Shortly after the announcement of her MacArthur Fellowship (or “genius” grant), Lynda Barry released her latest graphic book, “Making Comics,” which encourages immersion in creativity. In this collection of exercises, Barry outlines how she encourages creativity among confident and even first-time students in drawing their own comics. The book takes cues from among other sources for inspiration, Ivan Brunetti’s “Cartooning: Philosophy and Practice,” Jorge Luis Borges, music, poems and cartoons.
“Making Comics” allows a reader to practice with timed exercises and a few simple supplies, and it’s a text that could also be used by teachers. If done within the short time limits that Barry suggests, it’s easy to see how these exercises emulate freewriting, or possibly free-imaging, since she suggests that images are the first language that we learn as children. The time limits also echo Brunetti’s idea that unexpected and exciting lines come from working quickly.
Some of the exercises include drawing one’s self as Batman, inventing animals and monsters, drawing Betty Boop from memory, building autobiographical stories and creating short silent strips without captions or dialogue. As the exercises evolve, Barry doesn’t make more complicated illustrations, but instead, employs other details such as dividing pages into panels and creating borders to frame the work. She talks about creating black space and patterns as major elements and part of the background, and ways to add text as the panels emerge and get longer. In doing so, stories by those who attempt the exercises emerge.
As the semester closes toward the book’s 200-page mark, you see how there can be further generative work with various bags, including a “word bag,” a “picture bag” and a “scene bag,” but Barry also discusses copying other drawings, keeping the pen moving in quick, timed flashes, and not throwing away drawings that can be revisited for inspiration later. She encourages everyone to try drawing, even if they have long ago given up on the act. Her sense of playfulness vibrates in the color and interactions between the whimsical characters in this book, but it offers a thoughtful, clear, step-by-step approach to generating creative work in words and pictures, which is daunting when a person is staring at a blank page and wondering how they could possibly begin.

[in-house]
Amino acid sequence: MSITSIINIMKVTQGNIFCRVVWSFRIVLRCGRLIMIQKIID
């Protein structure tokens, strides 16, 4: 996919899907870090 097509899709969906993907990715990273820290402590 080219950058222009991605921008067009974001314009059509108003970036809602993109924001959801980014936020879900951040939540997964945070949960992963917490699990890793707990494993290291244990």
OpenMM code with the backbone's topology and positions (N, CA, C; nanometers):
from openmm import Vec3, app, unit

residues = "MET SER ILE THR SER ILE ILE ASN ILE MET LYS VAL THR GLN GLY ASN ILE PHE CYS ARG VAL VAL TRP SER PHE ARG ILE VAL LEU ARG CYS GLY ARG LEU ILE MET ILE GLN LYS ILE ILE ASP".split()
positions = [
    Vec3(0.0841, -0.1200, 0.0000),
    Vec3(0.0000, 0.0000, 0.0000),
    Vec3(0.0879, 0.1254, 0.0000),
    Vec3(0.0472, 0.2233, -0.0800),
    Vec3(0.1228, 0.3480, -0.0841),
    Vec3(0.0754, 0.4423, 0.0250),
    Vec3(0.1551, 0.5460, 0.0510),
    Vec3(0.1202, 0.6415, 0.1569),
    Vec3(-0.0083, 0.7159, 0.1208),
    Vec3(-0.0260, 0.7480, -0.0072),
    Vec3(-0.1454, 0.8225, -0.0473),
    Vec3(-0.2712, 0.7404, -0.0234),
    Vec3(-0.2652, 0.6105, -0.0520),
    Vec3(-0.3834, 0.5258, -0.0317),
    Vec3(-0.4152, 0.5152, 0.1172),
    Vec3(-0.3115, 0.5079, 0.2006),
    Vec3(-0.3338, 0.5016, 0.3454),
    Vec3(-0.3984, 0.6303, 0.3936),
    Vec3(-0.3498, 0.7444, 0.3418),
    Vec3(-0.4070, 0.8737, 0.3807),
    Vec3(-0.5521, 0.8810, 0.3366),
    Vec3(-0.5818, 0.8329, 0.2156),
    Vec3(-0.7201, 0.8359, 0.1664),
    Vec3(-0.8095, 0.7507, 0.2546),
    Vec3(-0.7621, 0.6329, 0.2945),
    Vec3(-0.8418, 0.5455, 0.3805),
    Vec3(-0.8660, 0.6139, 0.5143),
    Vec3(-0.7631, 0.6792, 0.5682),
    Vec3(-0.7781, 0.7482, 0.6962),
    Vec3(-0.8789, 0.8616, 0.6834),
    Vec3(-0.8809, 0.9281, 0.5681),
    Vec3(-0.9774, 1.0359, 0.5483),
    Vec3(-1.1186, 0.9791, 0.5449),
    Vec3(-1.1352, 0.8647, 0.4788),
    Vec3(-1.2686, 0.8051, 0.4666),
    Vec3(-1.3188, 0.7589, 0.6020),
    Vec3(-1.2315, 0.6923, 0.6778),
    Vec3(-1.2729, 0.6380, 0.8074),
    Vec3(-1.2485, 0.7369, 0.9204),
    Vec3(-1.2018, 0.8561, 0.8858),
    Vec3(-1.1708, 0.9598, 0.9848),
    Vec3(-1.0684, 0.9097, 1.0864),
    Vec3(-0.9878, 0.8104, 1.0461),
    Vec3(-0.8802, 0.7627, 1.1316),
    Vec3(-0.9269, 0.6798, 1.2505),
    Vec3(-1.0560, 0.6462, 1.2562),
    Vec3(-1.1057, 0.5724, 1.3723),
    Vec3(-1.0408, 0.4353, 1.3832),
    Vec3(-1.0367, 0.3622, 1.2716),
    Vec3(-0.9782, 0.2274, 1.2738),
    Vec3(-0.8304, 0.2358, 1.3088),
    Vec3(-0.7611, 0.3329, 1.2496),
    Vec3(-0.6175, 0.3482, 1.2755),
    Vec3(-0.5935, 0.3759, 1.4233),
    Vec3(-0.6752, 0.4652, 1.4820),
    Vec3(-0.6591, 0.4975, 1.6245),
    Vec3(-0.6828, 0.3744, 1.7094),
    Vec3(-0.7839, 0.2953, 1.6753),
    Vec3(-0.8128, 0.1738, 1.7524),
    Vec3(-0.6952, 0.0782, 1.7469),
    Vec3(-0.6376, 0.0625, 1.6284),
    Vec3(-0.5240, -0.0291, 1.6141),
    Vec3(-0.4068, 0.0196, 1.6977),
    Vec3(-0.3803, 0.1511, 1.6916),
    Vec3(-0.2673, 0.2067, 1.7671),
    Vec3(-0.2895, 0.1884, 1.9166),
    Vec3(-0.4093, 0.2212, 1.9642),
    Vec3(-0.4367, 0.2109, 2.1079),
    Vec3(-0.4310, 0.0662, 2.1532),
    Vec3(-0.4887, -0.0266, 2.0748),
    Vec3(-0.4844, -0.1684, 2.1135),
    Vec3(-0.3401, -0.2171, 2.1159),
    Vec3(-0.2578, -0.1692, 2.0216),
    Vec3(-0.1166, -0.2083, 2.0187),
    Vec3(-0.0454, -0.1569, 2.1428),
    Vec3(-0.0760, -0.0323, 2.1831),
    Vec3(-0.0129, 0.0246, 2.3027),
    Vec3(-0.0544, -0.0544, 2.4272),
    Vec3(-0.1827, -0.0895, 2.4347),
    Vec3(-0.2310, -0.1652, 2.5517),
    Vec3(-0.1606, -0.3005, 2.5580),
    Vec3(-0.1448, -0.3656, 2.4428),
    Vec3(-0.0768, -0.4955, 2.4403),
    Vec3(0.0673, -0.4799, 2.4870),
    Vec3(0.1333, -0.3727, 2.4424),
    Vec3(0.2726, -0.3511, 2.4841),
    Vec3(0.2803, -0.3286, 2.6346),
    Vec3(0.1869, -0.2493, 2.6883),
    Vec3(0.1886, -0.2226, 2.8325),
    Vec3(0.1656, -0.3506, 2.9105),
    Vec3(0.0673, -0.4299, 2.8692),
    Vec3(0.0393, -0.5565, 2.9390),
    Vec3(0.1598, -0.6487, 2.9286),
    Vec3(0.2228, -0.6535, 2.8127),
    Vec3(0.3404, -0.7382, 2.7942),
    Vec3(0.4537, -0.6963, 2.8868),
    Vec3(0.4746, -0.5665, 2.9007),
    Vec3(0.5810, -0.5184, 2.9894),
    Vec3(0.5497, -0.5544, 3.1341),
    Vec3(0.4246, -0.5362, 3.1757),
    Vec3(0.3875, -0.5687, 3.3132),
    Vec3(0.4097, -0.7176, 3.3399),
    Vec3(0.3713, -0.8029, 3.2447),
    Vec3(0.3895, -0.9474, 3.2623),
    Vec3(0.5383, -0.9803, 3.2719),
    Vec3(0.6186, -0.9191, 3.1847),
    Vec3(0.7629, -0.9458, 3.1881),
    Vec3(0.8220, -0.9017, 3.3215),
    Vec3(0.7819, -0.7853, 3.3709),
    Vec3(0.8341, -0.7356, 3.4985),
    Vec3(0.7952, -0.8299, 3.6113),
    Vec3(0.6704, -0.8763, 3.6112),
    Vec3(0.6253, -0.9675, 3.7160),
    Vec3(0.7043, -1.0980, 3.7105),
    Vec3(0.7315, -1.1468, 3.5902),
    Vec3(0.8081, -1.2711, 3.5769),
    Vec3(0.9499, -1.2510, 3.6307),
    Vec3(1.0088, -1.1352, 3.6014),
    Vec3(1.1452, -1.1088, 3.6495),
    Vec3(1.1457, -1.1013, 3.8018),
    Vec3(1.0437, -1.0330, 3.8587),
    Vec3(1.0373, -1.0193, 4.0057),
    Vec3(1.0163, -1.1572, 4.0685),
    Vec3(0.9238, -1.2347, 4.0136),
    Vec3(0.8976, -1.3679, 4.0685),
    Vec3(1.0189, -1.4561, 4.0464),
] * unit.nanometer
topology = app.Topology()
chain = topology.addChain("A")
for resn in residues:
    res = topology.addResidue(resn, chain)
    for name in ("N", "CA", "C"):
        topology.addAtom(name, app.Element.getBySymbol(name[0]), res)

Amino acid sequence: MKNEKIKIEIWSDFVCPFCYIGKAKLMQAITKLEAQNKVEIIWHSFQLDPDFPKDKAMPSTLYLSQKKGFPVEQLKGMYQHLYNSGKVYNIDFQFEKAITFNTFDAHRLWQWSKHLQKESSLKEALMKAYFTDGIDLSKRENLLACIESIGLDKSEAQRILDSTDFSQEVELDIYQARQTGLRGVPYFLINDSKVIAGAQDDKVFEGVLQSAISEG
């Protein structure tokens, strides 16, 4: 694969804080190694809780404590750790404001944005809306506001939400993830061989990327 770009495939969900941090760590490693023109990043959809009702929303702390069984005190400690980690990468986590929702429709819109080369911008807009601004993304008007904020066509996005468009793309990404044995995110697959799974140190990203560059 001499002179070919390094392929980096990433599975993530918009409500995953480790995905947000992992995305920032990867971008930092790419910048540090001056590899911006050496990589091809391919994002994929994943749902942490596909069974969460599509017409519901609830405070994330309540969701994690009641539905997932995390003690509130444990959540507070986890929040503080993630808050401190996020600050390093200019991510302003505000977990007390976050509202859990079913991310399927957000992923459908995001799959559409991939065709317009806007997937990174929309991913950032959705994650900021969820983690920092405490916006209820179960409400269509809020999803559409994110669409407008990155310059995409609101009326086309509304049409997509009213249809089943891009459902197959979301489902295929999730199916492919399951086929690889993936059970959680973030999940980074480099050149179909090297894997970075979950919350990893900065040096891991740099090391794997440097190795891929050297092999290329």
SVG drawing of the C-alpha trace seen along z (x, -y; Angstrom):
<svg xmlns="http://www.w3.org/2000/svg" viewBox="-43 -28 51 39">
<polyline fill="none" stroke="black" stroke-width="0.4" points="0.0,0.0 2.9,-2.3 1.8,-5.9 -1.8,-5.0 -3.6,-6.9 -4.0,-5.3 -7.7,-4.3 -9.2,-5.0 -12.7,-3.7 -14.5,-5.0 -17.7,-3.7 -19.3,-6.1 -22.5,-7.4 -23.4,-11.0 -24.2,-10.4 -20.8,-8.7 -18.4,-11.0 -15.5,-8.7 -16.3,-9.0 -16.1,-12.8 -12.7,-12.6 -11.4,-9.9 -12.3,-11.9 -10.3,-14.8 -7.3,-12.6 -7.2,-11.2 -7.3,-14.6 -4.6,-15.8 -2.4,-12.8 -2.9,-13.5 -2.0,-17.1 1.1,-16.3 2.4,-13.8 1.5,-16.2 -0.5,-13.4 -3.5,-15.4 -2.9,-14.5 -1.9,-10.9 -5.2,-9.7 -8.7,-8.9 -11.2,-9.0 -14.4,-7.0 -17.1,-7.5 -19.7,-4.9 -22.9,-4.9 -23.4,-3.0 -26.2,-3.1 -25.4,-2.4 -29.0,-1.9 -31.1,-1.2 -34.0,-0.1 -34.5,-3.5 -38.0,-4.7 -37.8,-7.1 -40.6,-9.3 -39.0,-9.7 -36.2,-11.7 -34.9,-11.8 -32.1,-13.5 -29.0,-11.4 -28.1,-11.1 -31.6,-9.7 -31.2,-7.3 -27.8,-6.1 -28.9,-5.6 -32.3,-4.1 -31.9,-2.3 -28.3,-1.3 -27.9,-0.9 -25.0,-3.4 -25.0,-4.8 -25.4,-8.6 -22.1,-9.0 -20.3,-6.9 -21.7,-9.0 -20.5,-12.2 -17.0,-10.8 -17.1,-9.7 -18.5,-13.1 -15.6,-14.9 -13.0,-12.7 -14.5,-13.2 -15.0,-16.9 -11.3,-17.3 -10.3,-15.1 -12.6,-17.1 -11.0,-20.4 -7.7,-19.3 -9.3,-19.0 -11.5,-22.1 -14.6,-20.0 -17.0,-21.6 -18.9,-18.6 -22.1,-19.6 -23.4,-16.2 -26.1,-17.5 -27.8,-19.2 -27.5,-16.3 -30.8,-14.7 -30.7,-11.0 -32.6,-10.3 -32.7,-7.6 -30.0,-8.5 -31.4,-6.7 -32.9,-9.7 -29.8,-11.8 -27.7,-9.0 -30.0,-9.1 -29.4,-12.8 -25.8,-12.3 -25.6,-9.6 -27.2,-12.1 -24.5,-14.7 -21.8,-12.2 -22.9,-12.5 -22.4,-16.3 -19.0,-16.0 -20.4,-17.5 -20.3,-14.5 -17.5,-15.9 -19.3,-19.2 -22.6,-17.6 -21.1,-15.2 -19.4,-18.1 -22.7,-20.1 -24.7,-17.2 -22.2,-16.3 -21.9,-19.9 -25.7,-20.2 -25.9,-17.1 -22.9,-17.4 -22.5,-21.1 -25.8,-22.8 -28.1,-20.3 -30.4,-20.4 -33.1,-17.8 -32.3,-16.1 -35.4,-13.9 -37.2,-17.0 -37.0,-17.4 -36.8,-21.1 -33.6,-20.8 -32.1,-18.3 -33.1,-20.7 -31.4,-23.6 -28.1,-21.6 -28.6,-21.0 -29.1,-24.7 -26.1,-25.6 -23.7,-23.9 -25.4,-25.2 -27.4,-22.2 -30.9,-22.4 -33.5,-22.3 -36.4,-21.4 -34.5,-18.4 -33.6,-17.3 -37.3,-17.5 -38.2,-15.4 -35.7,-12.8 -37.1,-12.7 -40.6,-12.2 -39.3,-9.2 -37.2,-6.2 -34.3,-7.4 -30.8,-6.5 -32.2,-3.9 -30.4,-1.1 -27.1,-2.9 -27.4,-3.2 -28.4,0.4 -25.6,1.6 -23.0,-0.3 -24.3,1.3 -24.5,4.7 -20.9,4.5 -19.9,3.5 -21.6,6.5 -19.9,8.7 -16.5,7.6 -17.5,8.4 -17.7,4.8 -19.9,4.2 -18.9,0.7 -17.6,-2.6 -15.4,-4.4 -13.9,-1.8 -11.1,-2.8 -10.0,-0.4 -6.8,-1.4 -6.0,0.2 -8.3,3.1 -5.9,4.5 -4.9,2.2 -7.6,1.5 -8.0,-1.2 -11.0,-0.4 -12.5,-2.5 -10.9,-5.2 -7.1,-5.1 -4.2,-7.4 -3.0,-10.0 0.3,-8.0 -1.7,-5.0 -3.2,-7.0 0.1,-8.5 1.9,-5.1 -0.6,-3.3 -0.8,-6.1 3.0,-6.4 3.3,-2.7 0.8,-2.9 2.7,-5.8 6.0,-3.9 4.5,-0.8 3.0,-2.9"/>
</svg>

“Making Comics” is very much aligned with the ideas presented on her Tumblr account “The Near-Sighted Monkey,” but even with that electronic presence, and other notable titles by Barry, such as “Syllabus,” “One! Hundred! Demons!” and “What It Is,” her process to start drawing in “Making Comics” is a delightful addition to her body of work.
By Lynda Barry
Drawn and Quarterly, 200 pages
Tara Betts is the author of “Break the Habit” and “Arc & Hue.” Her interviews and features have appeared in publications such as Hello Giggles, Mosaic Magazine, NYLON, The Source, Sixty Inches from Center, and Poetry magazine. She also hosts author chats at the Seminary Co-Op bookstores in Chicago’s Hyde Park neighborhood.